Since then three generations have lived here on the same tract of land chosen by my great-grandfather, Phillip Jergens. This land has been held for prompts middle school, 83 years under the name of Jergens. After they had settled in resume reviewer Dayton, five sons were born to them. The eldest of the sons, Phillip, was born on September 23, 1855 and died November 9, 1937. The next son was Peter, my grandfather, born on November 6, 1857. The three other sons were William, born August 18, 1859 -- William died 21 years later, in middle Dayton, on October 10, 1880; Jacob was born on of science modern essay, November 23, 1861 -- he lived for about six weeks and then he died; and the next and last son was Joseph who was born on for persuasive essays, May 16, 1863. Great-grandfather Jergens died on May 22, 1907; my great-grandmother Jergens died on August 25, 1899. All the democracy, daughters of the family are dead. Helen married Jacob Zink, raised a family of twelve children, and school died in want to travel the world essay Dayton on February 7, 1925. Mary married Joseph Zink, raised a family of twelve children, and prompts middle died in West Milton, Ohio, on January 11, 1906. Magdalena married John Kleinfelder, raised a family of ten children, and died on October 25, 1908.
Elizabeth married George Logel, raised two children, and died in Dayton on July 12, 1933. Just one son of the family is dead. Phillip married Mary Abelle; they raised one boy and one girl; Peter married Magdalena Abelle and raised two sons; his daughter died. Joseph married Mary Desinger, raised two girls and two boys, and died on September 20, 1925 in Dayton. My grandfather, Peter Jergens, married Magdalena Abelle on June 23, 1886 at Holy Trinity Church, Dayton. Magdalena Abelle Jergens was born on May 12, 1868 and died on February 23, 1895. She was the direct democracy, daughter of John and Barbara Funkmeyer Abelle. She had one brother, Joseph, and three sisters, Mary, Cynthia and Barbara.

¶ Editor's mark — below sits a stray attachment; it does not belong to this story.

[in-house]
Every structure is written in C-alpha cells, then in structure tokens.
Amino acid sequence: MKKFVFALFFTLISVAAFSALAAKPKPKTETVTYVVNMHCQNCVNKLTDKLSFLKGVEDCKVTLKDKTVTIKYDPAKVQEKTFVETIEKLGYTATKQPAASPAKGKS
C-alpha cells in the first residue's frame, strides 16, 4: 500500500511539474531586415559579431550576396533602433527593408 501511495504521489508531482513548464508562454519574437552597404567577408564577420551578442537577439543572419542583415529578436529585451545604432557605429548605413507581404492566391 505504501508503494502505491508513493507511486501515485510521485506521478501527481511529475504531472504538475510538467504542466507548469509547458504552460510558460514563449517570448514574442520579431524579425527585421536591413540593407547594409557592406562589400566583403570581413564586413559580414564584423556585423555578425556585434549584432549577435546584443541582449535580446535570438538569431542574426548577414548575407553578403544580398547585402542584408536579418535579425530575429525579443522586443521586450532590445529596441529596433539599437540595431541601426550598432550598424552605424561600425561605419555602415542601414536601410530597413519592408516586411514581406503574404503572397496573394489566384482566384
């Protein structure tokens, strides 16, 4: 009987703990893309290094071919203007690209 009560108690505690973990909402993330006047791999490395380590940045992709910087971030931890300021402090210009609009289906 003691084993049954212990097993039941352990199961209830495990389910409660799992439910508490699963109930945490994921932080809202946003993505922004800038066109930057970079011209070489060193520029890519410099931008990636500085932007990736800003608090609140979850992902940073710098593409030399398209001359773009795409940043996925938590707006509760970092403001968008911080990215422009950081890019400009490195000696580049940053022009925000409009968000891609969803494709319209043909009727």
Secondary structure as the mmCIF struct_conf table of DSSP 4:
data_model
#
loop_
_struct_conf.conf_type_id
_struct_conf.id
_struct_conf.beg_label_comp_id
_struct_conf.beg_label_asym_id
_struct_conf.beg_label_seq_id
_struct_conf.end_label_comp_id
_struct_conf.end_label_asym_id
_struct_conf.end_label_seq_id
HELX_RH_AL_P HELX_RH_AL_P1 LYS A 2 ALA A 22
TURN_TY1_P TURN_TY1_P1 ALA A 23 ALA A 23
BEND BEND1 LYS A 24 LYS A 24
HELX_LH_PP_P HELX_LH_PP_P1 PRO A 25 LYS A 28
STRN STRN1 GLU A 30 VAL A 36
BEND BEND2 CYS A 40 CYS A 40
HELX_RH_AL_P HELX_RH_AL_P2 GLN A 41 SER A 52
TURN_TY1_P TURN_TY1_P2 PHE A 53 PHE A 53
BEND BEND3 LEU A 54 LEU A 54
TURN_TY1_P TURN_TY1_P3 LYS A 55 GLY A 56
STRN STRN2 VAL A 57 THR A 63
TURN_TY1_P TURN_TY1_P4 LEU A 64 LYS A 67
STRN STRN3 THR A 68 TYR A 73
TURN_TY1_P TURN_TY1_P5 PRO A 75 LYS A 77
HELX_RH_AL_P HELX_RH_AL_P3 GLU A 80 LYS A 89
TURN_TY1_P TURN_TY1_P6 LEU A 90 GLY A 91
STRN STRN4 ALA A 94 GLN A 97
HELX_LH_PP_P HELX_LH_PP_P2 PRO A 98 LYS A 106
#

Their birth and death dates are unknown. The birth, marriage and death dates of Magdalena's parents and essays grandparents are also unknown. Magdalena bore three children. The first born was my aunt Mary; born on December 15, 1889, she died about an hour after her birth. One year later my uncle, Henry, was born on December 9, 1890. To Travel? On May 8, 1912 Henry married Bertha Rediess in Our Lady of the prompts for persuasive middle, Rosary Church in to travel essay Dayton. They had eight children and one daughter died. Three years later my father, Peter, Jr., was born on November 23, 1893. All three children were born in the small brick house located about 100 feet from my present home, as was their father and his brothers before them. The brick house is still standing to this day. Peter married Cecilia Leyes on essays school, May 10, 1917 at Our Lady of the gcse and juliet essays, Rosary Church in Dayton.
The members of this generation of the Jergens family are the third cousins of the Andrew Jergens family of Cincinnati, the manufacturers of prompts for persuasive essays middle school Jergens Lotion. On the maternal side of my ancestors, from whom I am directly descended, France and Germany are represented. The first generation of english romeo this side of the family which can be traced back the essays, farthest is my great-great-grandparents. They were John Hecht and Margaret Grau Hecht, both of whom were born in Wittenberg, Germany. The dates of their births, marriage and deaths are unknown. They are the parents of democracy essay Henry John Hecht, my grandfather.
John and Margaret Grau Hecht came to America in 1844. For Persuasive Middle? They lived at first in Cincinnati, on Vine Street, and later moved to Dayton with both their sons, who were born in Cincinnati. Their sons were Henry John, born June 24, 1846, died October 30, 1901; and male studies Michael, born August 17, 1848, died March 5, 1884. When they came to Dayton, they located their home in middle the south of Dayton on what is now called Bonner Street. Henry John Hecht married Elizabeth Ziegler on August 11, 1864 at St. Mary's Church in Dayton.
My great-grandmother was a convert to Catholicism from the Lutheran religion. She was the daughter of Joseph and Dorothea Slatz Ziegler. She was born in Wittenberg, Germany, on October 30, 1846. She died on December 9, 1918. The birth, marriage and gcse and juliet death dates of her parents are unknown. They are probably buried in Dayton because they came to America in prompts essays middle 1862 with their three daughters and gcse one son.